For 50 years, the medical malpractice lawyers at Babbitt & Johnson P.A. have aggressively represented victims and their families. Our Florida-based medical malpractice firm has won national media attention both for our cases and for our insistent pursuit of more openness in the medical profession – a quest that has resulted in changes in policies and laws. If you or a loved one has suffered from medical malpractice in Florida, you need to know how long you have to file a lawsuit.

Q. How long do I have to file a medical malpractice suit?
A. The statute of limitations varies from state to state. For example, Florida has a two-year statute of limitations in medical negligence cases. In general terms this means that the lawsuit must be filed within two years from the time the plaintiff, (the patient or a family member or guardian) knew, or should have known with reasonable diligence, that the injury occurred and there was a reasonable possibility that medical malpractice caused it. (See more under our Medical Malpractice FAQ’s)

Florida also has a harsh provision in its civil laws called “statute of repose.’ This means that unless there is misrepresentation, fraud, or concealment one can never sue a health care provider more than four years after the actual malpractice incident. So even if the plaintiff does not know, or can’t be expected to know, that an injury occurred, in most circumstances, it cannot bring a claim once four years have passed since the incident. (See more under our Medical Malpractice FAQ’s)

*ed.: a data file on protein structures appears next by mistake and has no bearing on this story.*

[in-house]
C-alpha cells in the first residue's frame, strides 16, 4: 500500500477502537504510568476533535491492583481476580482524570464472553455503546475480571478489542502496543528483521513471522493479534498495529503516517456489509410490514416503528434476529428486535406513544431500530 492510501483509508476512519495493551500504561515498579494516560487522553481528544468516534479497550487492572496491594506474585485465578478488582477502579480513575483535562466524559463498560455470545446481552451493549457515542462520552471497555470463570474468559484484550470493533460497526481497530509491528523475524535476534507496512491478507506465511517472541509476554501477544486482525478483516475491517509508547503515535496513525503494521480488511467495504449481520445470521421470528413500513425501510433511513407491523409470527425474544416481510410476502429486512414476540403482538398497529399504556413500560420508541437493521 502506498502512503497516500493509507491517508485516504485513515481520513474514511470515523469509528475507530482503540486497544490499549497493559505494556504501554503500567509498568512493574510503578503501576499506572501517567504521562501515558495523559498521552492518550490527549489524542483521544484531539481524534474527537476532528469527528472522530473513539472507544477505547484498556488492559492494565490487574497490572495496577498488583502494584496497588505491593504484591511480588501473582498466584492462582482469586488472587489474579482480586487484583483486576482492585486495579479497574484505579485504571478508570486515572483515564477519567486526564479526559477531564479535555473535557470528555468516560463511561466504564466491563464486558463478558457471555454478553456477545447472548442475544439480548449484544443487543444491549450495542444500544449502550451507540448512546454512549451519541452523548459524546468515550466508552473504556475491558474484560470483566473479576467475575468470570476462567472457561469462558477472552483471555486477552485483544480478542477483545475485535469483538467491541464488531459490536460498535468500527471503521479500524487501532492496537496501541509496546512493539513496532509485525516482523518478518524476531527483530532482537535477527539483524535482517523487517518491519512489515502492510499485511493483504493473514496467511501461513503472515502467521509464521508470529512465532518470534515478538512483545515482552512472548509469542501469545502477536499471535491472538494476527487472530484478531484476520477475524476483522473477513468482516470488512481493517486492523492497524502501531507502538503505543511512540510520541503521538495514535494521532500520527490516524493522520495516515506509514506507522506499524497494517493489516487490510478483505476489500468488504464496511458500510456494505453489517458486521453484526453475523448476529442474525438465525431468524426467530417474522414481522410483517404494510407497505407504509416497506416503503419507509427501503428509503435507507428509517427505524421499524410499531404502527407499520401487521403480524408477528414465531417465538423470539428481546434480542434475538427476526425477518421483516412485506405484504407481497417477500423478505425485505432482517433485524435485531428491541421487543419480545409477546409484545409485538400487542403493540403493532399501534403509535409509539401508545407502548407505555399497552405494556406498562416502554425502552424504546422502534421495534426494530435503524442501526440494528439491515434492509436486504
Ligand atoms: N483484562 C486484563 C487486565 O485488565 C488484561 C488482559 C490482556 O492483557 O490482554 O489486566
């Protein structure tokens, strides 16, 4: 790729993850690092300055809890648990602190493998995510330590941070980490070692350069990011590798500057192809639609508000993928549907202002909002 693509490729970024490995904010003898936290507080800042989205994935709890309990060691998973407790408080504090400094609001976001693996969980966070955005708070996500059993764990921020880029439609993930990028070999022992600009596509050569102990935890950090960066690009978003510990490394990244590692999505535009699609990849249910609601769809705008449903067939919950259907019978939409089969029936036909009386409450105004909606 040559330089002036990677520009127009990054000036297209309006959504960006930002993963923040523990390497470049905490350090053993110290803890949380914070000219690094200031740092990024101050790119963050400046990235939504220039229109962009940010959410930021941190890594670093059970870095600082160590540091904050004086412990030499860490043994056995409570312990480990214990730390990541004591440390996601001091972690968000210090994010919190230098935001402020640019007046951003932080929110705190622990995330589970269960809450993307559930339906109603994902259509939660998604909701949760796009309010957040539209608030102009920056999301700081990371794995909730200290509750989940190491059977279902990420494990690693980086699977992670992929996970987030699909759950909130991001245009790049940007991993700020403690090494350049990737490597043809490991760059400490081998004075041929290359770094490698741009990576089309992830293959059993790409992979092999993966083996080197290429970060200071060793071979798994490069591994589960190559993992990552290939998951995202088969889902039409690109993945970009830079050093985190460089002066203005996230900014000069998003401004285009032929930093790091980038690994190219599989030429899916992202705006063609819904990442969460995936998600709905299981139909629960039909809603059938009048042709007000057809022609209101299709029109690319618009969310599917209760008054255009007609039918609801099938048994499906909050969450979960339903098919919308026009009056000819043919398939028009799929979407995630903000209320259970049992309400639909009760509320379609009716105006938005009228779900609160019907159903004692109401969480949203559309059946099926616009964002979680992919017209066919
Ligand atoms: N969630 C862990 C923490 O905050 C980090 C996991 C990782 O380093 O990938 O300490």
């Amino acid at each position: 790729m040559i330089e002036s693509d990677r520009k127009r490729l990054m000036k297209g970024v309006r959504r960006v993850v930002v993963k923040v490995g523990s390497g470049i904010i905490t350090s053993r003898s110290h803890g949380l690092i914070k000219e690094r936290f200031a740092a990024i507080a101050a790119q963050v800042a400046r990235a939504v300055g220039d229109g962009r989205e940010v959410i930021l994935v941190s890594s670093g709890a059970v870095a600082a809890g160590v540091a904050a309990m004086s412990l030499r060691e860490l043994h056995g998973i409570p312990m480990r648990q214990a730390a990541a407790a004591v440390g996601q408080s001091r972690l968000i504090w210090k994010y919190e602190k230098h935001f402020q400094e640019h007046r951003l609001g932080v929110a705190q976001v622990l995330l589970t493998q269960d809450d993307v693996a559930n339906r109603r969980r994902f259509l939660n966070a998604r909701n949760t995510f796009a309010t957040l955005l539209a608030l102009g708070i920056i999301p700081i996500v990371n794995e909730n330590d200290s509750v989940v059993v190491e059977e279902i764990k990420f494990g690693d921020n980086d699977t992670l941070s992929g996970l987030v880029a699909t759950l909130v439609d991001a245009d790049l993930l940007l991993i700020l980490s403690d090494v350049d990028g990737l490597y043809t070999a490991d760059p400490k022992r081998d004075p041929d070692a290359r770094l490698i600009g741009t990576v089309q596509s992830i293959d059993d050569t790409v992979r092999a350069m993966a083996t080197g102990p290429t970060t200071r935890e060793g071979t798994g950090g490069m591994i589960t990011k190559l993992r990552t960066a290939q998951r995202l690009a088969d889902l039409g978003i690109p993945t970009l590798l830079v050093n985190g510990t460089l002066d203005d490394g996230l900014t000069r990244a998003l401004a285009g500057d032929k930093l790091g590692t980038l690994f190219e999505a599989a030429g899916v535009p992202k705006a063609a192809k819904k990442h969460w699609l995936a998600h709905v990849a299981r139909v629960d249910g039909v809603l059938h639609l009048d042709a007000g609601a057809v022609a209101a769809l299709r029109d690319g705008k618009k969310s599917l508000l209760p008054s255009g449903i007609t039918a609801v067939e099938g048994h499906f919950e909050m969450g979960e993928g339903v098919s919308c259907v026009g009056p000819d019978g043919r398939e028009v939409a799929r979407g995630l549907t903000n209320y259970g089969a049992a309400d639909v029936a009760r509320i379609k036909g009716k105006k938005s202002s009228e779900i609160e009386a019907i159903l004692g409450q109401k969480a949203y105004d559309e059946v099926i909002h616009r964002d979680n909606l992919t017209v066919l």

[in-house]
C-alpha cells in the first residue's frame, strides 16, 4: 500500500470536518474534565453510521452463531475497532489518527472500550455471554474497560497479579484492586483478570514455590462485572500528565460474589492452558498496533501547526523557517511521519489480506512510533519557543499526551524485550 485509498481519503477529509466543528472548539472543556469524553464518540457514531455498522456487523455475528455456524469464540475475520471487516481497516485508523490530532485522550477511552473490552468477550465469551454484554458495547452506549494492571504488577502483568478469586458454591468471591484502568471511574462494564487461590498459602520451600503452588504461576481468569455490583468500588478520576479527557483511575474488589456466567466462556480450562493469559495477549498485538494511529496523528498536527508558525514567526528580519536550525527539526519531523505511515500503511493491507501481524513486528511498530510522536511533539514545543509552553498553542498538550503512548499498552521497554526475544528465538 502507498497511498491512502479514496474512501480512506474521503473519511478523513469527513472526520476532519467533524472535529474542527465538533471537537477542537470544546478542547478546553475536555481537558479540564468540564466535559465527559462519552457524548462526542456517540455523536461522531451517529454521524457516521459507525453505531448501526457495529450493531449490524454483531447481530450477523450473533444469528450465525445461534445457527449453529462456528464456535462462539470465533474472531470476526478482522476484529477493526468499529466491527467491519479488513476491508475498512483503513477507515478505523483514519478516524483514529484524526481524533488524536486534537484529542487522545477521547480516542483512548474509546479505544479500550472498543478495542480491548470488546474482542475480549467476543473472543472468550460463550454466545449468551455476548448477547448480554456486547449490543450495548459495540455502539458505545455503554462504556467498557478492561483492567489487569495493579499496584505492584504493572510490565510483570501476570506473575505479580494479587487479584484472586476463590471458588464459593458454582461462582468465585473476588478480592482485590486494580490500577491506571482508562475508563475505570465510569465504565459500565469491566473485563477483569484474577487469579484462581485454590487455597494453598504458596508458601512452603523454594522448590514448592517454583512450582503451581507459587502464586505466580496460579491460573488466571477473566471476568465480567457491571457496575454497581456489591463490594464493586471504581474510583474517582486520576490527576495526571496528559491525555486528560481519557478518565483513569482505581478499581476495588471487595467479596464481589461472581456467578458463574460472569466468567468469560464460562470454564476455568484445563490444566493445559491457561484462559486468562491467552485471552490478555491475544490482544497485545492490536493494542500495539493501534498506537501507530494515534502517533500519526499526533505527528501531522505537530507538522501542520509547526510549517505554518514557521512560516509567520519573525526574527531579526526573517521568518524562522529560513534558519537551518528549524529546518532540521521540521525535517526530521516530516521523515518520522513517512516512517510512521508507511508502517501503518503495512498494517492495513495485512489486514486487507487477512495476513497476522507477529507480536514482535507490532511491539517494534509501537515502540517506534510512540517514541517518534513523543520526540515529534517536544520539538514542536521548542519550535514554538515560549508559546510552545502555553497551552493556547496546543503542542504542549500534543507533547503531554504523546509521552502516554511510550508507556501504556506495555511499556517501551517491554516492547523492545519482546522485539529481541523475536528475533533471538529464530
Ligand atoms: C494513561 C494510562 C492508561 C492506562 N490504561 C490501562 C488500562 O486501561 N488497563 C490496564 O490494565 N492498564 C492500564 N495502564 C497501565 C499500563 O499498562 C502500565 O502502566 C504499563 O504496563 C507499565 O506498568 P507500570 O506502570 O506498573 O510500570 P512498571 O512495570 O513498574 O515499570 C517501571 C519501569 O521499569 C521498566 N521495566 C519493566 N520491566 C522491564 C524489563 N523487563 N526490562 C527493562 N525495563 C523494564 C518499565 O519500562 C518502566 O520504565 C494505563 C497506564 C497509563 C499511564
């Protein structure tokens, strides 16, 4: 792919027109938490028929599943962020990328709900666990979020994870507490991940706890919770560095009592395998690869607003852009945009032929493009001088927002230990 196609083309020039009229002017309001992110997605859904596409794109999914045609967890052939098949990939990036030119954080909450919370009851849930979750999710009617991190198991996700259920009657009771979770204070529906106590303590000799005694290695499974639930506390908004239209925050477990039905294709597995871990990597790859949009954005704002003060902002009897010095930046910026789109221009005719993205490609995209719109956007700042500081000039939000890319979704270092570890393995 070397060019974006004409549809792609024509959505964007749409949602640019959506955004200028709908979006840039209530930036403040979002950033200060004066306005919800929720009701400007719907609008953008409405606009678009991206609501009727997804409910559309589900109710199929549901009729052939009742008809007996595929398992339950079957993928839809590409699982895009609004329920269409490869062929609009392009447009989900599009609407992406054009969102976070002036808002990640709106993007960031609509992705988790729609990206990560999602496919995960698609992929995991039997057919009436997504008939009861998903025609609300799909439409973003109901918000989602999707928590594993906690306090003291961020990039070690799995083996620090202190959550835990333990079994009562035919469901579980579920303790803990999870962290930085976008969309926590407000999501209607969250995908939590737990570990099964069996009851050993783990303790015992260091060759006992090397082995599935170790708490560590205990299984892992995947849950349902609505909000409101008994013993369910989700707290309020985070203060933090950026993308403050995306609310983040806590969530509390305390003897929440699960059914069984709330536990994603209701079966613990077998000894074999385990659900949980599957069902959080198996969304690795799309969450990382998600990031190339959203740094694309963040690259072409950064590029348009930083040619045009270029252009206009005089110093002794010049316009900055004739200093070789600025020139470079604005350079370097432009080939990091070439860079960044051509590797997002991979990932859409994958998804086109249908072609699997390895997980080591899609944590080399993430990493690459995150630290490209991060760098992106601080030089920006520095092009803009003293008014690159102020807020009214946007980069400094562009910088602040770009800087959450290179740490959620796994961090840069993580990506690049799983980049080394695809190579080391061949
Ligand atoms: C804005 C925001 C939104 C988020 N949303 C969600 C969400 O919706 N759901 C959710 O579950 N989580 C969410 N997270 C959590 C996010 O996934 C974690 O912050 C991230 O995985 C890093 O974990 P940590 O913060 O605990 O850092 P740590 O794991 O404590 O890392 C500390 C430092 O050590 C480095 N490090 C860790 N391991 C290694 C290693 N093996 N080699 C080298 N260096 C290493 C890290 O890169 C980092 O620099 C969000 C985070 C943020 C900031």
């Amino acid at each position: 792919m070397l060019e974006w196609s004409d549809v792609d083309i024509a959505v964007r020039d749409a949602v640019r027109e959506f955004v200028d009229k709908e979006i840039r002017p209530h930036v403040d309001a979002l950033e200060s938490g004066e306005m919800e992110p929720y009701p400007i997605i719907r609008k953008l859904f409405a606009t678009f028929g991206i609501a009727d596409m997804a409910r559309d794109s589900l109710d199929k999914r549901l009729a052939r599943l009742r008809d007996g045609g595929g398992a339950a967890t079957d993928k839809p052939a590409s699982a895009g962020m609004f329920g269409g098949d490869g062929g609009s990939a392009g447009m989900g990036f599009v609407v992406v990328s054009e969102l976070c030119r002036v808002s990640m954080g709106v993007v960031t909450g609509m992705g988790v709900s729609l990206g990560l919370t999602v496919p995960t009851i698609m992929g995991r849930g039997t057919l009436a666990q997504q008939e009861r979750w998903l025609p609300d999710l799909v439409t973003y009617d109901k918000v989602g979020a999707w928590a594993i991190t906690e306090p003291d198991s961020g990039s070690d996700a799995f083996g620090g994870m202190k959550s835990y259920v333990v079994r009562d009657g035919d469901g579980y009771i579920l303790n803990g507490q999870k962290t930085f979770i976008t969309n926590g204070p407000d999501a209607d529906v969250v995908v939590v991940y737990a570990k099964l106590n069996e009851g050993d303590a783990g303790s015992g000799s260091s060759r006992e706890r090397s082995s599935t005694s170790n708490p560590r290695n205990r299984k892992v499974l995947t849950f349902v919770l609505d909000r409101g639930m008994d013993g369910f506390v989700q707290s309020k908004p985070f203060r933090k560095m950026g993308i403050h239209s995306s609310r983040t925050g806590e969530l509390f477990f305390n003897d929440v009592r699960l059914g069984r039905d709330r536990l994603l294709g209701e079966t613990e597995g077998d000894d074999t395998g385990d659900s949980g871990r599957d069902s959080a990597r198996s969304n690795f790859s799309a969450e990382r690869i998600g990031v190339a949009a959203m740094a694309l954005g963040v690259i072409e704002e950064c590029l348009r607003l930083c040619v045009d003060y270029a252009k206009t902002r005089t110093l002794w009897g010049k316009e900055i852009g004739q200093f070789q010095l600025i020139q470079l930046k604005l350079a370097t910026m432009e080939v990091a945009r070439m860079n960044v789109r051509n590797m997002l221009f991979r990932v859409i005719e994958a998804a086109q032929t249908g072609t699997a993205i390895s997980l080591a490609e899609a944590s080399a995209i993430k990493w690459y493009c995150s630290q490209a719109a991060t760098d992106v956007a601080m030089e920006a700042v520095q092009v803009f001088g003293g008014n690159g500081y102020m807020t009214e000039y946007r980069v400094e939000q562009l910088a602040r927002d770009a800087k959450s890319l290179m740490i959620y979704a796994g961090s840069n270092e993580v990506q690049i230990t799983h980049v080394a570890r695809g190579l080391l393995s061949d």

There is one exception to this rule called “Tony’s Law.” Enacted in 1996, this statute specifies that if a malpractice incident occurred after July 1, 1996, the four-year statute of repose cannot cut off a child’s malpractice claim before that child’s eighth birthday. However, the two-year statute of limitations still applies – and can cut off the claim if the child’s parents or guardians knew, or should have known, of the injury and the reasonable possibility that medical malpractice caused it. (See more under our Medical Malpractice FAQ’s)

In all cases, it’s important to keep in mind that the rules on limitations often change, first by the state legislature then get modified by the appellate courts. If you think your potential case could have an issue with timing, it’s important to immediately consult a medical malpractice attorney with experience and a record of success.
Since 1967, Babbitt & Johnson P.A. has aggressively represented victims of medical malpractice in Florida and throughout the United States.

If you or a loved one has been injured due to medical or hospital negligence, contact us via email or call us at (561) 375-2841 to schedule a free consultation to speak with an attorney and get your questions answered.

We are based in West Palm Beach, Florida and represent medical malpractice cases throughout the United States.